North American cars received a few other changes, many of them at the insistence of J. Bruce McWilliams, the former Rover executive who had become executive vice president of marketing for Leyland’s U.S. organization following the merger with Rover in late 1966. Most of the modifications were cosmetic: brighter colors and a contrasting paint stripe across the nose, tricks McWilliams had developed at Rover as an inexpensive way to pep up sales. North American cars retained the unfortunate mag-style wheelcovers, but more functional changes included the use of wider radial tires (185SR-15 Goodyears in place of the European car’s 165HR-15 Michelins) and the TR4’s shorter 3.70 axle ratio. There was also a new name. While the injected car would be badged TR5 PI (for “petrol injection”), the carbureted edition would be called TR250.
TRIUMPH TR5 PI AND TR250
The Triumph TR250 went into production in August 1967 with the TR5 PI following about two months later. Even with the cheaper carbureted engine, the TR250 was significantly more expensive than the TR4A, in part because the independent rear suspension was now standard: base price was $3,395 POE New York, over $300 more than a TR4A IRS. In the U.K., the TR5 PI’s basic price was at launch was a hefty £925 (£1,212 5s 5d with purchase tax), £125 more than a TR4A. By the spring of 1968, the injected TR5 was up to £985 (£1,260 13s 11d with tax), over £100 more than a six-cylinder MGC.
The American press was less than ecstatic about the TR250, having been presented for the third time in seven years with a new and more expensive TR that was no faster than its predecessor. A few period reviews indicated that the TR250 was actually slower, although the disparity was probably attributable to the fact that the TR4’s optional 4.10 axle ratio was no longer offered except by special order. Either way, performance was not sufficient to keep reviewers from grousing about the overly familiar styling, dated body structure, and a suspension that still didn’t seem quite sorted. Owners soon complained about the emissions-controlled carburetors, which were temperamental and could not be adjusted.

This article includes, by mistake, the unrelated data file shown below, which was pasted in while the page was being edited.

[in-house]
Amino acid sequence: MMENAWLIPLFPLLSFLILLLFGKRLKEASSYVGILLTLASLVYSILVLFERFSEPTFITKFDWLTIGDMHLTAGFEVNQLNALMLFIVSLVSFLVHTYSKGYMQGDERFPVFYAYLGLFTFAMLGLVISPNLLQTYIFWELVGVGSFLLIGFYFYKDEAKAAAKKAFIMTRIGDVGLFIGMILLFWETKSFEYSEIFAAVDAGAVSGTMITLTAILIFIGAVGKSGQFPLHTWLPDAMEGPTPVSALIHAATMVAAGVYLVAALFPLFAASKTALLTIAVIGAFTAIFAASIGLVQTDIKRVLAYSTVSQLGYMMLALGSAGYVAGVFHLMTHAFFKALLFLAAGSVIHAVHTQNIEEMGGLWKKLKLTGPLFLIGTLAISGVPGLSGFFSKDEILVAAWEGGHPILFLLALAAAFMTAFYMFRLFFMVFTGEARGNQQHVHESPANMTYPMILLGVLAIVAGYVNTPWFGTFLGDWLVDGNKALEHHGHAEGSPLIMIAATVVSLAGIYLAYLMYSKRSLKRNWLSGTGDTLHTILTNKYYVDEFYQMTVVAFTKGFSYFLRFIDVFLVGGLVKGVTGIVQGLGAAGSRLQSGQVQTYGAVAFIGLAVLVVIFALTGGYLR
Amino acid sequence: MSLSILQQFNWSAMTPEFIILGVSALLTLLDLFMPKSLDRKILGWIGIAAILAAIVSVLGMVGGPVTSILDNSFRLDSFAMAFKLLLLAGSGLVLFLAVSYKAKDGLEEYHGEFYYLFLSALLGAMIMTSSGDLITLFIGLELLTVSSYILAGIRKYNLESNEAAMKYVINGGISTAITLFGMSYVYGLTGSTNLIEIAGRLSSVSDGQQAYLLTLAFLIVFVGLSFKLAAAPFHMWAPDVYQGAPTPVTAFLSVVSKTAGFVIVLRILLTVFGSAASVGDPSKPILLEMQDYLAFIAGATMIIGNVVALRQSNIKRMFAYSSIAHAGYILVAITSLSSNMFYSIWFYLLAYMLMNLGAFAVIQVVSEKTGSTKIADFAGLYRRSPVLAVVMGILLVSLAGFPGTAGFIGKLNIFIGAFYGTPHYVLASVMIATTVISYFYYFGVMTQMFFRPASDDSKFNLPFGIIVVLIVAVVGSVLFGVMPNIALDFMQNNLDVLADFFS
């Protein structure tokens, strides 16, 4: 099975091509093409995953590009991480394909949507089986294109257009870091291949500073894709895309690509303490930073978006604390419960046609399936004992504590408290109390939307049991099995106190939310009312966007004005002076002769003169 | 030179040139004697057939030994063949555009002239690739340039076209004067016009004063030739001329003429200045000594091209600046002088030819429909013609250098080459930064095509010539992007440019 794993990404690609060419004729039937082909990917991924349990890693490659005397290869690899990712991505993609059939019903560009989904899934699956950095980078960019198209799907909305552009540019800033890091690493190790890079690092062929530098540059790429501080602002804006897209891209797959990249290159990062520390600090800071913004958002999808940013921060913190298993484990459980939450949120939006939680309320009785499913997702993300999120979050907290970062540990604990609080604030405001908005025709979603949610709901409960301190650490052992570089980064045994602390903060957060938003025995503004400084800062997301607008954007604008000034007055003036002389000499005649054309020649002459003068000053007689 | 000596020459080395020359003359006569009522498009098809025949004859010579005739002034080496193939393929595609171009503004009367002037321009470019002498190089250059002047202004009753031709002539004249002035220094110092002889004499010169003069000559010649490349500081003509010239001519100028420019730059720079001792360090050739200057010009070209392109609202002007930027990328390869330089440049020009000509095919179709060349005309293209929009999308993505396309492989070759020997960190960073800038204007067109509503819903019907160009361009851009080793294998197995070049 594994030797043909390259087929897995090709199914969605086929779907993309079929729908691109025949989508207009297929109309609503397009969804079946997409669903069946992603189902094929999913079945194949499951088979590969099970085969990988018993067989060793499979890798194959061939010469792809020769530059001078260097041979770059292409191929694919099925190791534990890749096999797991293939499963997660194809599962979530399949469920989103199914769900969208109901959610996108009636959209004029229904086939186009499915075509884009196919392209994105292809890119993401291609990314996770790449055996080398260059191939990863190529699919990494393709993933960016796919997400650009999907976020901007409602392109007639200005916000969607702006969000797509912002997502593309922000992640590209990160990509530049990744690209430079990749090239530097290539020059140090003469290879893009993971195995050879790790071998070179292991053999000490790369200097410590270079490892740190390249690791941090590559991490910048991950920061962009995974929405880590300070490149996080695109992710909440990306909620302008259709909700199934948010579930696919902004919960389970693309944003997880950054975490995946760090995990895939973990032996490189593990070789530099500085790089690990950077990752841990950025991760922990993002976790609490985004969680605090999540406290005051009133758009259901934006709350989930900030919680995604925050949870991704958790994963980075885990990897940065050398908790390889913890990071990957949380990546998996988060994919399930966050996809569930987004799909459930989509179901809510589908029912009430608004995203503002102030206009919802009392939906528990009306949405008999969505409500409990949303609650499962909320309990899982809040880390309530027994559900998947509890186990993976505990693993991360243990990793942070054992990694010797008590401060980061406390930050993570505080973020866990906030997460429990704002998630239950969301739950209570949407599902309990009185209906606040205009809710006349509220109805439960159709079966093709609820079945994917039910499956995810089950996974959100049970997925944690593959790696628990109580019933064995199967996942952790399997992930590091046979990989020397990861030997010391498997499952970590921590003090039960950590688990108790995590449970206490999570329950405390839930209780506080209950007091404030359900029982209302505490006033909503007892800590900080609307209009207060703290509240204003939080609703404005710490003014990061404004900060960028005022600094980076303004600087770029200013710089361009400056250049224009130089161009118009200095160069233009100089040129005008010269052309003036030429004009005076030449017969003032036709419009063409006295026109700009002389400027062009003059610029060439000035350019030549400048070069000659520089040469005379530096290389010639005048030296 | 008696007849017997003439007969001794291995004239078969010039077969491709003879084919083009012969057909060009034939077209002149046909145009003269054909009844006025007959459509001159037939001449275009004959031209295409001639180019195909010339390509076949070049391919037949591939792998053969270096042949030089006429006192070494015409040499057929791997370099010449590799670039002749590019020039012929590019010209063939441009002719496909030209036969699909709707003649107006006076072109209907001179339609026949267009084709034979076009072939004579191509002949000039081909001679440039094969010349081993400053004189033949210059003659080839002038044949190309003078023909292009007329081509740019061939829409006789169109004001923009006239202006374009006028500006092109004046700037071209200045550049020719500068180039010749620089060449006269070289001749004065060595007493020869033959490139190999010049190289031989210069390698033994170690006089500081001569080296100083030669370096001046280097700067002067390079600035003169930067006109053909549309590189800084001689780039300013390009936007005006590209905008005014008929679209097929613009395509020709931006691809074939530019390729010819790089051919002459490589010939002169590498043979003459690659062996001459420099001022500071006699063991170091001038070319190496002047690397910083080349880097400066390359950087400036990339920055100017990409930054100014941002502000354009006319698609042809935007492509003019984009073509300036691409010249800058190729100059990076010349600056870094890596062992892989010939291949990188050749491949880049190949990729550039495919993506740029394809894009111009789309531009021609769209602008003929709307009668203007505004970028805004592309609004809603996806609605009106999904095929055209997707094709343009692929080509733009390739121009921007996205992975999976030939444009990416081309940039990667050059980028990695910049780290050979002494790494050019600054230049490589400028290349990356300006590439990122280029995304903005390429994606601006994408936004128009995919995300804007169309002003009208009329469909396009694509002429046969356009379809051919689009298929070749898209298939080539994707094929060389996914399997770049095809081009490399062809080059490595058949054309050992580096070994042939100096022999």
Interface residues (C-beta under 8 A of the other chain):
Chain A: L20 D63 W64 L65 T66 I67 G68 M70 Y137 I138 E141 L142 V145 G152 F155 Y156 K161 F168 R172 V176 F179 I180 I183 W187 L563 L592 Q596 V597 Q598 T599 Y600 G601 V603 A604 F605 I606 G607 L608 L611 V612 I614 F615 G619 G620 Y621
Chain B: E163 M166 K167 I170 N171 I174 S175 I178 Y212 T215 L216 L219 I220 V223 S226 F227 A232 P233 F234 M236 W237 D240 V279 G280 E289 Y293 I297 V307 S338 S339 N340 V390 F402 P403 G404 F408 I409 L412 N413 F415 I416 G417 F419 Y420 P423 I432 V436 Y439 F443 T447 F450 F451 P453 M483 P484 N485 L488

The TR5 PI met a better reception abroad. If there were still doubts about the chassis, they were mostly compensated by the strong new engine. The injected six was much thirstier than the old four, demanded super-premium (100-101 RON) fuel, and had a rather rough idle, but endowed the TR5 with muscular performance. Despite a taller axle ratio, 0-60 mph (0-97 km/h) was now achievable in around 8 seconds and top speed with overdrive was close to 120 mph (193 km/h). That wasn’t fast enough to threaten an E-type Jaguar, but would administer a sound thrashing to almost any new car in the TR’s price range. The rival MGC, marginally more powerful on paper, was no match at all for the Triumph.
From a reliability standpoint, however, American buyers may have been better off with the carbureted engine, as the injection system proved quite troublesome. In principle, it was not an overly complicated device (although even the Lucas development engineers thought the use of six separate butterflies was a mistake), but it required a level of manufacturing precision that was hard to achieve on an automotive assembly line or in a dealer service bay. A case in point was the metering diaphragm, whose springs had to be carefully matched to each unit and could not be adjusted; the service manual was full of stern injunctions not to tamper with them. The injectors themselves were designed for easy replacement, but the metering unit required an expert touch and Triumph preferred to replace the unit rather than attempt to repair or rebuild it. Owners were well advised to regularly change the fuel filter, which Triumph recommended every 12,000 miles (19,000 km), and to not let the fuel level drop too low, lest hard turns expose the pump pickup and allow air into the system. The pump seals could also give trouble.